WEB EXCLUSIVE: Students fast to raise money for the hungry

Joseph A. Stanonik

Credit: Beth Rankin

Most students don’t know the meaning of hunger. Ten Kent State students and 10 local high school students have a better idea about what it’s like to not have enough food to eat.

Starting at 1 p.m. Friday, the 20 students began a 30-hour fast that ended with a chili cook-off Saturday at 7 p.m. at the Newman Center.

“No one felt really hungry, just tired. By (Saturday) afternoon we were feeling pretty sluggish,” said Carmen J. Roebke, pastoral associate of Christian formation at the Newman Center.

Sophomore geology major Steve Maliszeski said fasting gave him a better perspective on what it’s like to be from the third world and not have enough to eat.

“As college students, we don’t really think about food. I mean we have our food card so we can eat whenever we want. It’s really different when you can’t,” Maliszeski said.

The students began their fast Friday afternoon and remained in the Newman Center all night. On Saturday, they spent the day doing charity work in Ravenna. During their fast students could only drink water or juice. Mass at 5 p.m. Saturday ended their fast.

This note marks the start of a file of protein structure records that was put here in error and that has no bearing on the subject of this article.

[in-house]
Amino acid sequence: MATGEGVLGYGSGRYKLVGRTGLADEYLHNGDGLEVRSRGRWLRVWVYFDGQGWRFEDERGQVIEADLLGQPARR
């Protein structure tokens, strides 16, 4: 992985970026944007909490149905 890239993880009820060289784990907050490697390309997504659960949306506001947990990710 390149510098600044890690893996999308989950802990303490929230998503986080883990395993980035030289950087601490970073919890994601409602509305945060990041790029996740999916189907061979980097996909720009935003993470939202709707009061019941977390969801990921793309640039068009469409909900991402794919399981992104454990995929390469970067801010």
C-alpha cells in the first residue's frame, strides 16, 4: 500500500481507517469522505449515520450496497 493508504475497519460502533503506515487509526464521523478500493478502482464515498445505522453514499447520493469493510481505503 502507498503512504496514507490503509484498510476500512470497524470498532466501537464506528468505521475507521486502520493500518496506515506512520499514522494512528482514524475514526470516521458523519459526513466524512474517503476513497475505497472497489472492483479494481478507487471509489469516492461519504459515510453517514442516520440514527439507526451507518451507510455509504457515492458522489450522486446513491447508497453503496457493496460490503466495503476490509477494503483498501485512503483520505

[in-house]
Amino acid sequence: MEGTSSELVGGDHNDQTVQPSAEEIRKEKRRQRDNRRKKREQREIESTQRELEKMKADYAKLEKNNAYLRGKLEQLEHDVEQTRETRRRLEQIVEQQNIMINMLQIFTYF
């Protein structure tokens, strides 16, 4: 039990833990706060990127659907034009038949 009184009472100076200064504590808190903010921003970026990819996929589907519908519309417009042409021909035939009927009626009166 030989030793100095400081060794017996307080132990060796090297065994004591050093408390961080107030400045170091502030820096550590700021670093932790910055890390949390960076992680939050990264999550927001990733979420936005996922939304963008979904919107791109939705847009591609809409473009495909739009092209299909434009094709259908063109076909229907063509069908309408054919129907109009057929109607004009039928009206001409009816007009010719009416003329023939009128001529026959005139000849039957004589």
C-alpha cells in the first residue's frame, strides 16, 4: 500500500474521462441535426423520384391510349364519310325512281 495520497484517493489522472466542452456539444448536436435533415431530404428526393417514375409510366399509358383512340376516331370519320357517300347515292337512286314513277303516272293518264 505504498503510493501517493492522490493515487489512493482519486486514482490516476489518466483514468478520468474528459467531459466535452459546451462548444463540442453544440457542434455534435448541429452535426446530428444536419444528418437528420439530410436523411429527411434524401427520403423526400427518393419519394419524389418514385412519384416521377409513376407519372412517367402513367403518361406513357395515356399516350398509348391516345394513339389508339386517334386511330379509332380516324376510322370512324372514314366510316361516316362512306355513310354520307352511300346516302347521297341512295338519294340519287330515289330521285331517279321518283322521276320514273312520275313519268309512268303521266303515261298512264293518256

The Newman Center, in association with World Vision International, earned more than $2000 for world hunger. World Vision is an international organization that fights world hunger in the third world. According to them, it takes about a dollar a day to feed a third-world child. Therefore, each student’s goal was to get 12 donations of $30, or enough money to feed one child for a year.

According to campus minister Nick Hosmer, it was not a coincidence that the fast occurred during the season of Lent.

“It’s not only a sacrifice but an opportunity for us to be in solidarity with the world’s poor,” Hosmer said. “As Catholics we have parishioners all over the world who don’t get to enjoy the luxuries we have in America. It’s a chance to connect, in a personal way, with the struggle of not having enough food to eat.”

The chili for the cook-off was prepared by 10 families of the church. Admission cost $10 a person. Profits from the chili cook-off will go to World Vision and the Newman Center’s sister parish in El Salvador.

Contact religion and culture reporter Joseph A. Stanonik at [email protected].